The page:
Tremors are one of the most recognized alcoholism symptoms and
typically occur during withdrawal from alcohol. The National Institutes of
Health report that alcoholic tremors usually occur within 72 hours of taking
your last drink, but they can occur up to ten days after you stop drinking. These
tremors may just involve shaky hands but often include full body tremors. Sometimes
referred to as delirium tremens, this condition is considered a medical
emergency because someone in this condition can experience life-threatening
complications like seizures, severe vomiting leading to dehydration, chest pain
and heart problems, and serious psychiatric problems such as hallucinations.
If you or someone you know begins to experience tremors you think are related to drinking, you should go to the nearest emergency room right away. Don’t try to drive yourself to the emergency room; if no one is available to drive you, call 911 and go by ambulance.
Treatment for these tremors usually involves hospitalization for at least a few days, until the danger has passed. Your vital signs, including your pulse, respirations, and blood pressure will be monitored closely. You’ll be watched closely, since serious complications can occur at any time.
Blood tests will be done to check for electrolyte imbalances, vitamin deficiencies,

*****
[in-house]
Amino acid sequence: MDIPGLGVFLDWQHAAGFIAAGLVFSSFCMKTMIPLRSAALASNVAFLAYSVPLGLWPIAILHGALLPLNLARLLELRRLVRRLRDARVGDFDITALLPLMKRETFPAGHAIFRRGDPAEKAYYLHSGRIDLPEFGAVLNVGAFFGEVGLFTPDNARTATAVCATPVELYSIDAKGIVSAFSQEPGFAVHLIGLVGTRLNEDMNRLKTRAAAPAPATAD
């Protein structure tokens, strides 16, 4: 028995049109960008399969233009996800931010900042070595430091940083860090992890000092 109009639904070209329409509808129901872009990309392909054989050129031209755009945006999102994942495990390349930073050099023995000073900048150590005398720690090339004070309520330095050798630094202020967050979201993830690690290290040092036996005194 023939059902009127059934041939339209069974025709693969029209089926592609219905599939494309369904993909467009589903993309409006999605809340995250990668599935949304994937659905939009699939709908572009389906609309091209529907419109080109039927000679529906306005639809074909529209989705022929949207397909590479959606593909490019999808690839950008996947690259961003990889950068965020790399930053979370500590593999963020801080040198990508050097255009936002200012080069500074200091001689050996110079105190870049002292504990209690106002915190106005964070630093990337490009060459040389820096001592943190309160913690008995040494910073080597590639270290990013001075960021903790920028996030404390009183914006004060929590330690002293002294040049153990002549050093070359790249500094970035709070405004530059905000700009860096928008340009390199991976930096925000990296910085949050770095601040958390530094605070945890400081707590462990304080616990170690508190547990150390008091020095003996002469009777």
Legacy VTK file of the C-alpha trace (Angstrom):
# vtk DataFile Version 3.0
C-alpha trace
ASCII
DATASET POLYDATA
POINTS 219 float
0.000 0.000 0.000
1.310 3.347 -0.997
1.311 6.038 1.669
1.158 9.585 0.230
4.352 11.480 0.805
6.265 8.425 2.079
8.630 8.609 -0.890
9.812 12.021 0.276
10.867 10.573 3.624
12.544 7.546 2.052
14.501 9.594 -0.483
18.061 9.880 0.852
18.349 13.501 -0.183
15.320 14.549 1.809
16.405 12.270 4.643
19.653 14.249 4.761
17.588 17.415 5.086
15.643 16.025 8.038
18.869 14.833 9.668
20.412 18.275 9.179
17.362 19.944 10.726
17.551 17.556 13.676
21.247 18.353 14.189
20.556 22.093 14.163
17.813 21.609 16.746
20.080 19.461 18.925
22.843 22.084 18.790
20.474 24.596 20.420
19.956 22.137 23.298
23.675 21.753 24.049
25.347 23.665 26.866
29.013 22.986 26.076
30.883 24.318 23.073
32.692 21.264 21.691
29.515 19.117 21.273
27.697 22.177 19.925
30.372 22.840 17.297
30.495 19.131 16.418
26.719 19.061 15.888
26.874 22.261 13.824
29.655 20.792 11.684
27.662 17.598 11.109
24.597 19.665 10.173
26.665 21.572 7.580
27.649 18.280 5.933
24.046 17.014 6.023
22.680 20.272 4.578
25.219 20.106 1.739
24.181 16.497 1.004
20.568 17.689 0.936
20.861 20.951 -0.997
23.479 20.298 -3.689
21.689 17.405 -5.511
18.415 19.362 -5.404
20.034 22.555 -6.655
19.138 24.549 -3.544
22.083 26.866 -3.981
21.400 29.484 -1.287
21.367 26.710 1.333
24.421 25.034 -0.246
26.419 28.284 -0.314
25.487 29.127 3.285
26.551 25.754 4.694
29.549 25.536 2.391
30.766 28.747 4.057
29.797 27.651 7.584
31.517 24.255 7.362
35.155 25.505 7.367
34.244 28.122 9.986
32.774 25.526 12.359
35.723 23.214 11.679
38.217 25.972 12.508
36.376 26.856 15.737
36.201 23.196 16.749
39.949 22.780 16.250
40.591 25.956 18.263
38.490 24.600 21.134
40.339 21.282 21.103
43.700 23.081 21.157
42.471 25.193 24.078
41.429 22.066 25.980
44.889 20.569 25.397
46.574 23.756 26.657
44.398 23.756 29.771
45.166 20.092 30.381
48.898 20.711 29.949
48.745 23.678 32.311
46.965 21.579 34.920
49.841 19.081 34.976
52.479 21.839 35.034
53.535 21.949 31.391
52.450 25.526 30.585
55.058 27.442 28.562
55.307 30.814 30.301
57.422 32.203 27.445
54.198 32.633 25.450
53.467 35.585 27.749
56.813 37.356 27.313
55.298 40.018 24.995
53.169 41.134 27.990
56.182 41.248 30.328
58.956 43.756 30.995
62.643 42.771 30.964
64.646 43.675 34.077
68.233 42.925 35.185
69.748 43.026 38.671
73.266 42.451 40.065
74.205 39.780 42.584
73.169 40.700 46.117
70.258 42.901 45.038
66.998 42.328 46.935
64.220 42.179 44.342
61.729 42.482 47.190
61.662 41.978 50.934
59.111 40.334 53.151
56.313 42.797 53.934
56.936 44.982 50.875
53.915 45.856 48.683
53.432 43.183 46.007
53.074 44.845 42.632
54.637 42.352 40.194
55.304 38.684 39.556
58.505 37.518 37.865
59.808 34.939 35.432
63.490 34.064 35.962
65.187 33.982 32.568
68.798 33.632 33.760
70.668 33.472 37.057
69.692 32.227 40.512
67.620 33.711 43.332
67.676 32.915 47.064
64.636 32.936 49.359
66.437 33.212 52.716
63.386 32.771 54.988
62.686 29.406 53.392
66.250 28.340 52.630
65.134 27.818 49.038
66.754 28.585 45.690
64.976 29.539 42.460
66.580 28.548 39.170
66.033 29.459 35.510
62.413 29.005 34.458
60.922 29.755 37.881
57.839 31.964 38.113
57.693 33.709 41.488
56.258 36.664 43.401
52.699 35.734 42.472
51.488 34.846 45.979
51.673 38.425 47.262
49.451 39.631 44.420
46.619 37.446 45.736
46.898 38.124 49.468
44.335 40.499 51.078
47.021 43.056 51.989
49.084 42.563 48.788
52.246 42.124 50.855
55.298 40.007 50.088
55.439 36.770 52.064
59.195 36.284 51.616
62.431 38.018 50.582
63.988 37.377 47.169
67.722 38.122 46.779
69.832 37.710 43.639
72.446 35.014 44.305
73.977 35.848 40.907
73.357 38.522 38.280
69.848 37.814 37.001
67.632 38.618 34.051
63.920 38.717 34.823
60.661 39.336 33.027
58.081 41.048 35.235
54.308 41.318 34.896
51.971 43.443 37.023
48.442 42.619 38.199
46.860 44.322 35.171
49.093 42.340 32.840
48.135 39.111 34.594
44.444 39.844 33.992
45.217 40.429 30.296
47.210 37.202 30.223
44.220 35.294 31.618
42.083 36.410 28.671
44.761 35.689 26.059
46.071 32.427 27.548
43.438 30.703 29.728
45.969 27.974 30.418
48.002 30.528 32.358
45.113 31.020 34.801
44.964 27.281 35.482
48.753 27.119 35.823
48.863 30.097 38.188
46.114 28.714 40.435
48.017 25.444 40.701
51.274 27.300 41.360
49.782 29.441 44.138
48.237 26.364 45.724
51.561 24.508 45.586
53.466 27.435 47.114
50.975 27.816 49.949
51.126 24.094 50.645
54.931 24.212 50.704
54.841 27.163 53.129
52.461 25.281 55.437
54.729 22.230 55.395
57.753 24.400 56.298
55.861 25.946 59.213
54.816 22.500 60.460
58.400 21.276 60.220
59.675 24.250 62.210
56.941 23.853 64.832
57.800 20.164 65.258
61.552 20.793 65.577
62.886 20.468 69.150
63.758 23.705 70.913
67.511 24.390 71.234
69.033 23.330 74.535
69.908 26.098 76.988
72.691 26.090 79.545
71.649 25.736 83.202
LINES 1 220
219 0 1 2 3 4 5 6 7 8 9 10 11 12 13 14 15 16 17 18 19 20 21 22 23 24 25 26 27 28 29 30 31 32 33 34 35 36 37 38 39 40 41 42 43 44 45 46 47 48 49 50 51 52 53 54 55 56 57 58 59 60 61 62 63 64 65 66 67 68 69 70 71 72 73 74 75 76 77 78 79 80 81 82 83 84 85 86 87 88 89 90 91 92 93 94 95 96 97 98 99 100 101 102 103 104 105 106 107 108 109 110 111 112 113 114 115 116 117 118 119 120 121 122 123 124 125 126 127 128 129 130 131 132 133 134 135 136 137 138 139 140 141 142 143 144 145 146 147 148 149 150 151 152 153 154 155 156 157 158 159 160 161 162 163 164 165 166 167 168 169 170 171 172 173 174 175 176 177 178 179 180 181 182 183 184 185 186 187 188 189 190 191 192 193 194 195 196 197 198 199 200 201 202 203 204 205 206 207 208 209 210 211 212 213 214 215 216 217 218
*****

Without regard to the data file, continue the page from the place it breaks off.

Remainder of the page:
and other problems. Your blood might also be tested to see how much alcohol is
in your system and if you have any other drugs in your system. You might be
given an electrocardiogram, a test that monitors your heartbeat to check for
cardiac problems. If any abnormalities are found, you may be kept on a heart
monitor for a while. Other tests will be ordered if necessary.
You will probably be given intravenous fluids to prevent or treat dehydration, possibly with some B vitamins in them to help with nutritional deficiencies common in people that drink too much (sometimes this IV treatment is referred to as a banana bag because the solution in the bag is yellow in color from the B vitamins in it). Intravenous fluids may help with nausea, too.
You may be given medication to help with tremors and to prevent seizures. You may be given medication to help with nausea and vomiting. If you’re hallucinating, you may be given antipsychotic medication to help with that, but those drugs are used with caution in people withdrawing from alcohol because they can increase the risk of seizures.
After the immediate danger has passed, you’ll need treatment to help you avoid drinking again in the future.
Tremors aren’t the only symptom you might experience during withdrawal from alcohol and some of the other symptoms can be pretty serious. Other alcoholism symptoms you might experience include:
Again, some of these symptoms can be life-threatening, so seek medical attention right way. If you have any questions about alcoholic tremors, please contact us.
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